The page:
Mitochondrial diseases comprise a group of relatively rare (~1 in 5000 adults) but very serious genetic disorders. Mitochondria are often called the “powerhouses of the cell” because they provide the energy our cells need to live. Mitochondria have their own DNA (mtDNA), but they also rely on DNA from the cell nucleus (nDNA). Mutations cause mitochondrial diseases in either mitochondrial or nuclear DNA that result in poorly functioning mitochondria. This can cause a variety of symptoms, including muscle weakness, seizures, mental retardation, dementia, hearing loss, blindness, strokes, diabetes, and premature death. Unfortunately, most mitochondrial diseases are progressive, and we are unable to cure most of these diseases with currently available treatments.
Research into mitochondrial diseases has been hampered by the low frequency of these disorders and by under-diagnosis by clinicians. This has hindered patient recruitment for research studies and clinical trials. The North American Mitochondrial Disease Consortium (NAMDC) was established to help surmount these issues. Led jointly by Drs. Michio Hirano and Salvatore DiMauro, NAMDC is a consortium of clinicians and researchers interested in mitochondrial disease research in the United States and Canada.
By creating a mechanism for sharing patient samples with researchers, data, and patient contact information, NAMDC will make it easier to conduct clinical and basic laboratory research.
Patient information will be shared through the “Patient Data Registry,” a specially-designed database, and patient tissue samples will be shared through the use of the “Patient Sample Biorepository,” a storage facility in which patient-derived biological samples will be maintained. The Registry and the Biorepository will hopefully accelerate progress in the understanding and treatment of mitochondrial disease.
Patients can enroll at any of the NAMDC member sites. A web-based remote enrollment is also available at www.namdc.org for eligible patients who reside far from any of the NAMDC participating locations.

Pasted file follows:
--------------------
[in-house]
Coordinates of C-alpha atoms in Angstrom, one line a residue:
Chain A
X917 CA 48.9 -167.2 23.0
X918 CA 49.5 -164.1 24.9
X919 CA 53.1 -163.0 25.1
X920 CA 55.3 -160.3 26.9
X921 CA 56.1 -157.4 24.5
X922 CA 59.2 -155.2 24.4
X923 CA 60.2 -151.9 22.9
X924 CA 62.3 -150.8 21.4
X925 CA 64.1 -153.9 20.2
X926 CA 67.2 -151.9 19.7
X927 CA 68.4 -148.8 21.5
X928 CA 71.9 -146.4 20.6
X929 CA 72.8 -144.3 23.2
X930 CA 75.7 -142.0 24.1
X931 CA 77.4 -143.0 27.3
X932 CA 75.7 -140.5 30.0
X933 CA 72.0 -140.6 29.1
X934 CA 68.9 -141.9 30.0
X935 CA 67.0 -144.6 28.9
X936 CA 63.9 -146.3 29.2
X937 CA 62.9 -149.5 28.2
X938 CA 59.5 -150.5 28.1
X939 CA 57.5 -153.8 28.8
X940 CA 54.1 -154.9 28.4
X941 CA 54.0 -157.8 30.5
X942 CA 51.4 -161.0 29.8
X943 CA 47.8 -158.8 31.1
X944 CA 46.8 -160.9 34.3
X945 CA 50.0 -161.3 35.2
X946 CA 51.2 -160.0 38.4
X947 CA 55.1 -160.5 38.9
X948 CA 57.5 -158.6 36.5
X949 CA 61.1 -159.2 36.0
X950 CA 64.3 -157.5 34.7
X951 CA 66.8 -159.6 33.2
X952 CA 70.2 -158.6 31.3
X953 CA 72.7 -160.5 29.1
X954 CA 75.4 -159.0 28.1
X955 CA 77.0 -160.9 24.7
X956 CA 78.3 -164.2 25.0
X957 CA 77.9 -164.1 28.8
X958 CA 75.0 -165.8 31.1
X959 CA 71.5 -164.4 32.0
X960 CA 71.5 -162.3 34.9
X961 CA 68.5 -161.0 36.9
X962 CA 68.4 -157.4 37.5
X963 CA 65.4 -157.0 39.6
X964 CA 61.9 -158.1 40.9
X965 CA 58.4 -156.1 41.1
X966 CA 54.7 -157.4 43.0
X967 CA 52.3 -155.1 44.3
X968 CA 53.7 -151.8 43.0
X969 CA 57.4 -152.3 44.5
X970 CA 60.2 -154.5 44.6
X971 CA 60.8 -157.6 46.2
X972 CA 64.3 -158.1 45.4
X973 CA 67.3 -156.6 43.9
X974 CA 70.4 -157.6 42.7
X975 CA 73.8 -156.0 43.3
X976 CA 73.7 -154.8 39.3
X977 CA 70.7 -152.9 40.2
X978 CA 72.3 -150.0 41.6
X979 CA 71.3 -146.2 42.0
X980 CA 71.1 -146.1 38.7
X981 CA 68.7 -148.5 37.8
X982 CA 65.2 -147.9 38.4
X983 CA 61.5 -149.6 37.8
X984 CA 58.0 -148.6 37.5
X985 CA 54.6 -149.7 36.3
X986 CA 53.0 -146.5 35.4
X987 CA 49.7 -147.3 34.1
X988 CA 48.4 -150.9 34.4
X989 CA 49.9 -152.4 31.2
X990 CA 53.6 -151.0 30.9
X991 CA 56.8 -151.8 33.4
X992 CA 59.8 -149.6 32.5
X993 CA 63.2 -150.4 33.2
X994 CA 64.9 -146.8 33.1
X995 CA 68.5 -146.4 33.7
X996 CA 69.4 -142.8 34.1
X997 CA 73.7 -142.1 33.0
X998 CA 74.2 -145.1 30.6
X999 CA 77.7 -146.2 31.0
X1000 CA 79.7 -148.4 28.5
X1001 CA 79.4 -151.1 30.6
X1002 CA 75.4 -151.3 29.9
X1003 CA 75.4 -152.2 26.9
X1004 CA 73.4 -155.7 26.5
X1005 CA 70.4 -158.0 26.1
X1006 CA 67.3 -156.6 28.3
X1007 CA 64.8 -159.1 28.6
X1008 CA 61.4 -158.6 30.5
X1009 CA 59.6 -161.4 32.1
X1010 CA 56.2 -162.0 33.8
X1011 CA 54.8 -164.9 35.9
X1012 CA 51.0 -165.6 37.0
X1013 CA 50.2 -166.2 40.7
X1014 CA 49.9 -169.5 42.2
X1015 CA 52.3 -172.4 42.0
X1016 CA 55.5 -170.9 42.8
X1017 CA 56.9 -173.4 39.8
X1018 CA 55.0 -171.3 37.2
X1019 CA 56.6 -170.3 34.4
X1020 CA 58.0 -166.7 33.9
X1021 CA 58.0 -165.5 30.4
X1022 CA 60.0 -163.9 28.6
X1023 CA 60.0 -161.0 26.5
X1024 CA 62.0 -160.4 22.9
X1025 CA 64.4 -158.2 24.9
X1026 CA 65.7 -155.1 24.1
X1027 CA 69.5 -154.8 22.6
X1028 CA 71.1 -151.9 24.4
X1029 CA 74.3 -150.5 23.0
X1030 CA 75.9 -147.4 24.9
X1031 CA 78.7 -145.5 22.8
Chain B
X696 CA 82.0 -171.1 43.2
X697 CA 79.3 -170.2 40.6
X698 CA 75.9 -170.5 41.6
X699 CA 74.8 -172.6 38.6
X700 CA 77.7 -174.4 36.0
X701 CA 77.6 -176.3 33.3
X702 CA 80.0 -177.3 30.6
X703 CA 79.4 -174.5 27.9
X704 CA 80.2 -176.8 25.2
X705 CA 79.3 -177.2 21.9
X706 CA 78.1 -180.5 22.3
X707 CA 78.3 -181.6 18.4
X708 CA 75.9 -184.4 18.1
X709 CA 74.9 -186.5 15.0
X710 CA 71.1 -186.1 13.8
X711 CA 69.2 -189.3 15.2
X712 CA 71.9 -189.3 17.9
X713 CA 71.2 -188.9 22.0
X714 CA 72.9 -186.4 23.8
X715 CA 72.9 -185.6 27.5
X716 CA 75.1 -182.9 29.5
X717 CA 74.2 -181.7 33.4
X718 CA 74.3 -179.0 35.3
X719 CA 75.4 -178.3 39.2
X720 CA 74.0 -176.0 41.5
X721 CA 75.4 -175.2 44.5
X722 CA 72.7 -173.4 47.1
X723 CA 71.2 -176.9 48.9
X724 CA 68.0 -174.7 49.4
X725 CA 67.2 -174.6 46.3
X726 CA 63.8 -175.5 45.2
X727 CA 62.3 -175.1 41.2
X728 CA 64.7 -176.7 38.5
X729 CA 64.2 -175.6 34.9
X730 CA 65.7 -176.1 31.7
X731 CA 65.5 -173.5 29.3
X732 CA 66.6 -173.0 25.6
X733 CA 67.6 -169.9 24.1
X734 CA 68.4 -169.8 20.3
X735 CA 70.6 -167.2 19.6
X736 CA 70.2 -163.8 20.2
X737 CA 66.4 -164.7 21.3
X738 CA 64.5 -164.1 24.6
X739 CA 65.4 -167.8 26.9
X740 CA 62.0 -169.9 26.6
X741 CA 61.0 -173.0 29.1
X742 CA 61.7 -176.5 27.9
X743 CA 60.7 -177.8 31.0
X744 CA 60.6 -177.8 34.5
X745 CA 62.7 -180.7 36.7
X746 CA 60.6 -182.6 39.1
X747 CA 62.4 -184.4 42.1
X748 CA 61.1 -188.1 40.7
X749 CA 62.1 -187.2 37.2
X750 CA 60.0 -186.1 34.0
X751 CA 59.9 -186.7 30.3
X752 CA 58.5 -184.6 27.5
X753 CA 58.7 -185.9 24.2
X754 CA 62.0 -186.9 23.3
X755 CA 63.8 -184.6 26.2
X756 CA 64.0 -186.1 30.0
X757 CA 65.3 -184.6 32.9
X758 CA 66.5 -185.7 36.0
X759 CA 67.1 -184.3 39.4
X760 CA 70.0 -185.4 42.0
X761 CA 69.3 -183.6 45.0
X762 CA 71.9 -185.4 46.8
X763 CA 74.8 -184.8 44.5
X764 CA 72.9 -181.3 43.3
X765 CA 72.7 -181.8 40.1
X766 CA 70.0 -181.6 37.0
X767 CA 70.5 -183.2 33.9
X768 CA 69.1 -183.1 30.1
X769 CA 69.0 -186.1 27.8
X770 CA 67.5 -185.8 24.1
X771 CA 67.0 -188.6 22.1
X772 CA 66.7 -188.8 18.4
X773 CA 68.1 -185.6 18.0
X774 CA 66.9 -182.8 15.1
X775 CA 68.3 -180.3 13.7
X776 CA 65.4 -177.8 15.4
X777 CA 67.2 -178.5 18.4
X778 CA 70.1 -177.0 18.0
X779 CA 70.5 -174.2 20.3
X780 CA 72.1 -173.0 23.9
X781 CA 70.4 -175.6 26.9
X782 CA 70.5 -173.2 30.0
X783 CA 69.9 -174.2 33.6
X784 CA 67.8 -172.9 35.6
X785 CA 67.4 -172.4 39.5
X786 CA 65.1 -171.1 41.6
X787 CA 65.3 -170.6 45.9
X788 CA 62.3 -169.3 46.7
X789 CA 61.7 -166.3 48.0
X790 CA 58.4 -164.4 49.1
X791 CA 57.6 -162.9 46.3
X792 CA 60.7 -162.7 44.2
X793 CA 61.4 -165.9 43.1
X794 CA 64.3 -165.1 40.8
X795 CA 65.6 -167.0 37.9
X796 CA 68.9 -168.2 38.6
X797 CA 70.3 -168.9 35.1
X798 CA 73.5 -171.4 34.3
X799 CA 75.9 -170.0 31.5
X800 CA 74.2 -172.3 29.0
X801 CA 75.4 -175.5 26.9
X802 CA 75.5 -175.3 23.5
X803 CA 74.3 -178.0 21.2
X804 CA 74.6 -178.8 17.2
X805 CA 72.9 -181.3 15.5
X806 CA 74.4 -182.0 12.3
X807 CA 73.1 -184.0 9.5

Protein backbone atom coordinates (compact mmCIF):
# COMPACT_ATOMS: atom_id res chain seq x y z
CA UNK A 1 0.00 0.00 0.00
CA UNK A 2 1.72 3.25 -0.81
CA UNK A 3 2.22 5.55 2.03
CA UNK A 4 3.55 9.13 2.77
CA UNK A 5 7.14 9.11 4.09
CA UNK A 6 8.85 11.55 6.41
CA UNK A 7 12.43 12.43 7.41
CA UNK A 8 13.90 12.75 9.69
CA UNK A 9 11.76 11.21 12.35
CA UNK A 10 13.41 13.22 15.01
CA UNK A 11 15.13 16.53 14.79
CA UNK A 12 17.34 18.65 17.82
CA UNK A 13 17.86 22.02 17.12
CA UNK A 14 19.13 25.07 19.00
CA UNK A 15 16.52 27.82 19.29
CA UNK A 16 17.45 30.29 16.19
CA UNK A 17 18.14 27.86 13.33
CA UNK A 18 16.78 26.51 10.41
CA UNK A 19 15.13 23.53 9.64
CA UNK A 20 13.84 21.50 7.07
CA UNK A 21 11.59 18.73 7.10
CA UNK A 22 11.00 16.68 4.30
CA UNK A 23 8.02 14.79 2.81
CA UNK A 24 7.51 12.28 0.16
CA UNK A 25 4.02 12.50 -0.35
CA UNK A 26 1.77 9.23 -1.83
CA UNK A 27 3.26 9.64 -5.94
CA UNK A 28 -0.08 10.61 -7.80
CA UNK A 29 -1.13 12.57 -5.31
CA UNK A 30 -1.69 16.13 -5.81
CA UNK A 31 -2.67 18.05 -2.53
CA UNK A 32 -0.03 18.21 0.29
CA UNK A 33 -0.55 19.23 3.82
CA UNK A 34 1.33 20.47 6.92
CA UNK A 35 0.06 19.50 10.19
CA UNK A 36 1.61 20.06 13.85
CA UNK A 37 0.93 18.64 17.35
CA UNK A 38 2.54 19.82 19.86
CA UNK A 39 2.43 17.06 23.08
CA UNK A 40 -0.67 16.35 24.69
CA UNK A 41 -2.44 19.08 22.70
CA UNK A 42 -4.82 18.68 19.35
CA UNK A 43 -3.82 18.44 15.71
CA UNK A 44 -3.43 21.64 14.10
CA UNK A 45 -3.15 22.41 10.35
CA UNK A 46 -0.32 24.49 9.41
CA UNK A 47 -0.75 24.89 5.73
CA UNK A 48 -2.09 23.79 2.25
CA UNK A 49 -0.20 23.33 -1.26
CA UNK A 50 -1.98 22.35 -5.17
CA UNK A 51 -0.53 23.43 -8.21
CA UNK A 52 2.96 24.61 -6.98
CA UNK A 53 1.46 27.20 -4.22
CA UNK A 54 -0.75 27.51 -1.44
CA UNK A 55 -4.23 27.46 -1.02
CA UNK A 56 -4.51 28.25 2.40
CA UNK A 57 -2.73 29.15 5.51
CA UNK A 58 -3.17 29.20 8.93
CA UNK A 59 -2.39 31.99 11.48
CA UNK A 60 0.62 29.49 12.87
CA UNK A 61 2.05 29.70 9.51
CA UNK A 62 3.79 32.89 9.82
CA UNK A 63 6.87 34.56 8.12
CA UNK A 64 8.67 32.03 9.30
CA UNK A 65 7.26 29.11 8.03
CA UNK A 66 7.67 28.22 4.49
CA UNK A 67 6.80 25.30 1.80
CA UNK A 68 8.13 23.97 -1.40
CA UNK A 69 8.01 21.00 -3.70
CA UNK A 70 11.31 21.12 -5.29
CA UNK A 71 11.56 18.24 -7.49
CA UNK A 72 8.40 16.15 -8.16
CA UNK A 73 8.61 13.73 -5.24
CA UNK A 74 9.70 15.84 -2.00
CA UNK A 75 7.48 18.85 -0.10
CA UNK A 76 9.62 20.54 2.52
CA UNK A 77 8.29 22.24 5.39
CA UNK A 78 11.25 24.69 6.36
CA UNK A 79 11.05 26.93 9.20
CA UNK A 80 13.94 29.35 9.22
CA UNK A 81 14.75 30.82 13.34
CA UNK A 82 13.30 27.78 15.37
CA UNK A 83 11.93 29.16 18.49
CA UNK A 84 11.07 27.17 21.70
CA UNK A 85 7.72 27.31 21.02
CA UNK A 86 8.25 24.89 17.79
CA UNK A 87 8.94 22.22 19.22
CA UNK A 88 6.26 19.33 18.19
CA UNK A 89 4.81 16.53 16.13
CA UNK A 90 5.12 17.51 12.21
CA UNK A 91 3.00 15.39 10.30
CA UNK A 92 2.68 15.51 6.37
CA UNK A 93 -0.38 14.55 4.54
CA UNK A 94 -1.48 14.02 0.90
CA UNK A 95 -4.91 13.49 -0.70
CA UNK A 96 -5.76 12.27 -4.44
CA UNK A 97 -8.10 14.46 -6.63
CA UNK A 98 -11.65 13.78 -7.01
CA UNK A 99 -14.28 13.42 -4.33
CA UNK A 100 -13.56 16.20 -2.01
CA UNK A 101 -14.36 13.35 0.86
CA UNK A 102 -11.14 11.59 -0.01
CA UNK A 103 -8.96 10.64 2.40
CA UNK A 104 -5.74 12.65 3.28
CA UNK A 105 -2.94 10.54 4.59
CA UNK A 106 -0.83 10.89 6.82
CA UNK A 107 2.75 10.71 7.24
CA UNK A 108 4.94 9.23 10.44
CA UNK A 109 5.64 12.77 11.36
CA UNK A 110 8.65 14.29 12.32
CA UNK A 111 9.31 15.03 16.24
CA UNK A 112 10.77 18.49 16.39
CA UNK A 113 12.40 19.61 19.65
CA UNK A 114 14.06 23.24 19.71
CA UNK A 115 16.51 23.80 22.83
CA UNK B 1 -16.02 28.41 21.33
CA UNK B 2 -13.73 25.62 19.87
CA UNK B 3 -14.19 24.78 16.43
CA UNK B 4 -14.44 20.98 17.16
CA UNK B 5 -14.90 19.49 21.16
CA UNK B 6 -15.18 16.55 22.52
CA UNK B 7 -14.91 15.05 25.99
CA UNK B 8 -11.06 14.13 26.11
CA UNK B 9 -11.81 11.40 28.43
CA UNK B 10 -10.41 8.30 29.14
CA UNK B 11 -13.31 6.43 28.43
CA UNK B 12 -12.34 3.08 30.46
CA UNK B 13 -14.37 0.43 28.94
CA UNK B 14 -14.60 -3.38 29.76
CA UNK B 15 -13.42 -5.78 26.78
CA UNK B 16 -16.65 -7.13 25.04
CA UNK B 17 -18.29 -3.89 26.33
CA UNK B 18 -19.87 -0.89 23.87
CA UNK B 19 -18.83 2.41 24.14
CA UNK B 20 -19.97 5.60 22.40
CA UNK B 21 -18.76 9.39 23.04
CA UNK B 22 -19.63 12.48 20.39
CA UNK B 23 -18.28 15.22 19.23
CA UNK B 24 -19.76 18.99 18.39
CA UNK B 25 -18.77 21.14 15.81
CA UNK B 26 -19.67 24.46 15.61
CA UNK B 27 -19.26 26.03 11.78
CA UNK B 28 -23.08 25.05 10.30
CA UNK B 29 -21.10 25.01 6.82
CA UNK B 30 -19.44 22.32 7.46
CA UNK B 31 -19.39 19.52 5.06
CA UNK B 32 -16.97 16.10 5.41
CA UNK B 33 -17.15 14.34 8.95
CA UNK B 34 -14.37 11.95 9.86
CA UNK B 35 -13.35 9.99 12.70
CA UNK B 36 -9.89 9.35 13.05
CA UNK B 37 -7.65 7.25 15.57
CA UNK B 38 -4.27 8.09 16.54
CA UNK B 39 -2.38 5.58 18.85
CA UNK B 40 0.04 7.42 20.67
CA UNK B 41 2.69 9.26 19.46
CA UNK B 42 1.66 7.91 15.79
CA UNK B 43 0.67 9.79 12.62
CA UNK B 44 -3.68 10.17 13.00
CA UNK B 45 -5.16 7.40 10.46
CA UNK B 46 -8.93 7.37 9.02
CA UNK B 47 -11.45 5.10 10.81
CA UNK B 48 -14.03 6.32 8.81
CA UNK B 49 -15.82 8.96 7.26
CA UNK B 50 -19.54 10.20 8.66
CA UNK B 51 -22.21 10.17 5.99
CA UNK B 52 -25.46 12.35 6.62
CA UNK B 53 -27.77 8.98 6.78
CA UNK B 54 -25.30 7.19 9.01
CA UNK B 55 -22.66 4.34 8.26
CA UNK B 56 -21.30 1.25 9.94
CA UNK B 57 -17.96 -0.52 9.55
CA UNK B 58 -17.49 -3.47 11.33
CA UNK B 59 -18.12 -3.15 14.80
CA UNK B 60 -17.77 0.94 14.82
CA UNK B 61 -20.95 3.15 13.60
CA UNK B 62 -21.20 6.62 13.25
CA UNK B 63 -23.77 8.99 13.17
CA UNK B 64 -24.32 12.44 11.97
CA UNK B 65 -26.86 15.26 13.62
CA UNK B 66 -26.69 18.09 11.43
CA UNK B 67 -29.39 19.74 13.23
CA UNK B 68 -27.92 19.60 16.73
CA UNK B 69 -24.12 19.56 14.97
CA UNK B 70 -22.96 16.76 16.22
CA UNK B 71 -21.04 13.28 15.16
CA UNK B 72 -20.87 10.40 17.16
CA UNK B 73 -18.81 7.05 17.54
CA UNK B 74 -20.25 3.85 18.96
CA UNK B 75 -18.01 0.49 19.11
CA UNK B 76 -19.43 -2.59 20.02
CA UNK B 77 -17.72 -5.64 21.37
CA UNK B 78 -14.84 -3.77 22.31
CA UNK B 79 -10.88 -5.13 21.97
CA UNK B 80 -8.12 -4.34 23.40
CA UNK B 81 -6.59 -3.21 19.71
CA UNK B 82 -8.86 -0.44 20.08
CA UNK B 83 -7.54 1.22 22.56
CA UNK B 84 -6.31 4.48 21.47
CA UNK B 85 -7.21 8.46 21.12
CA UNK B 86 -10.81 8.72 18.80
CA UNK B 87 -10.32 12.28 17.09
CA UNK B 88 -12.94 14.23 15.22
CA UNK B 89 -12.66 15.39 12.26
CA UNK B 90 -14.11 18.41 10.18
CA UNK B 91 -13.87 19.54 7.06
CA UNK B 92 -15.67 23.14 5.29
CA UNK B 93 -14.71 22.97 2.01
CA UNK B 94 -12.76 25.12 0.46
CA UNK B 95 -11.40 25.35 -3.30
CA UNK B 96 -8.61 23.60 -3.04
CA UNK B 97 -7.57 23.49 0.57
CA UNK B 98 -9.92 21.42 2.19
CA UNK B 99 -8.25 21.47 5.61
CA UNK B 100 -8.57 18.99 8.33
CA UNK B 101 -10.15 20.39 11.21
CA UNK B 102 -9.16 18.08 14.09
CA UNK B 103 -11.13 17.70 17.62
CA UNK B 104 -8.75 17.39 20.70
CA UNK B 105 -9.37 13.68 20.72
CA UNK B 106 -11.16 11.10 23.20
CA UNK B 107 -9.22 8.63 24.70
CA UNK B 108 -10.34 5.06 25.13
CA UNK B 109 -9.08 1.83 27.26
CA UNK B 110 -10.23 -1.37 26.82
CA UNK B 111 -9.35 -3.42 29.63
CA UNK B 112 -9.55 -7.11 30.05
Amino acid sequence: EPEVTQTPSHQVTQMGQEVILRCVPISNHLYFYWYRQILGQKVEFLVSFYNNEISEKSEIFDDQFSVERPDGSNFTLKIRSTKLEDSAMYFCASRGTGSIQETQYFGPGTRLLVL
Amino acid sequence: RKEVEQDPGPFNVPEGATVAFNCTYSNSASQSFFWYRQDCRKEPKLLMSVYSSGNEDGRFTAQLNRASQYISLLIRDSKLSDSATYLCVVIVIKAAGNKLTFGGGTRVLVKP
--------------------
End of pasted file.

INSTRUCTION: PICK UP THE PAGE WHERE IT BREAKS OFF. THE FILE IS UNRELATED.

Title: L-Citrulline Dose-Finding Safety Study in MELAS
Principal investigator: Fernando Scaglia, MD
Baylor College of Medicine
The human body is made of many cells, and each cell contains many mitochondria. Mitochondria are called the cell’s powerhouses because they produce the energy needed for a cell to be healthy and function the way it is intended to.
Diseases of the mitochondria affect the way the tissues and cells of the body make and use energy and can affect almost all the different organs of the body, like the brain and the muscles.
MELAS syndrome is one of the mitochondrial diseases; patients with this disease have different complications, including stroke-like episodes, headache, muscle weakness, fatigue, and hearing loss. One of the factors contributing to complications seen in patients with MELAS syndrome, particularly the stroke-like episodes, is decreased amount of an element called nitric oxide. This element is made in the body from an amino acid called arginine. Amino acids are the building blocks of proteins. Proteins make the muscles in the body, and they are present in meat, chicken, and fish.
In this study, the highest acceptable dose of an amino acid called citrulline will be established in participants who have a mitochondrial disorder. Previous research conducted by several groups, including Baylor College of Medicine, has determined there is a deficiency of a compound called nitric oxide in patients affected with MELAS.
The lack of nitric oxide could cause constriction of blood vessels in the brain, making it easier for these patients to have a metabolic stroke. The amino acid citrulline is a foundation for nitric oxide. In earlier studies, the investigator found more nitric oxide production in the body when participants affected with MELAS took L-citrulline.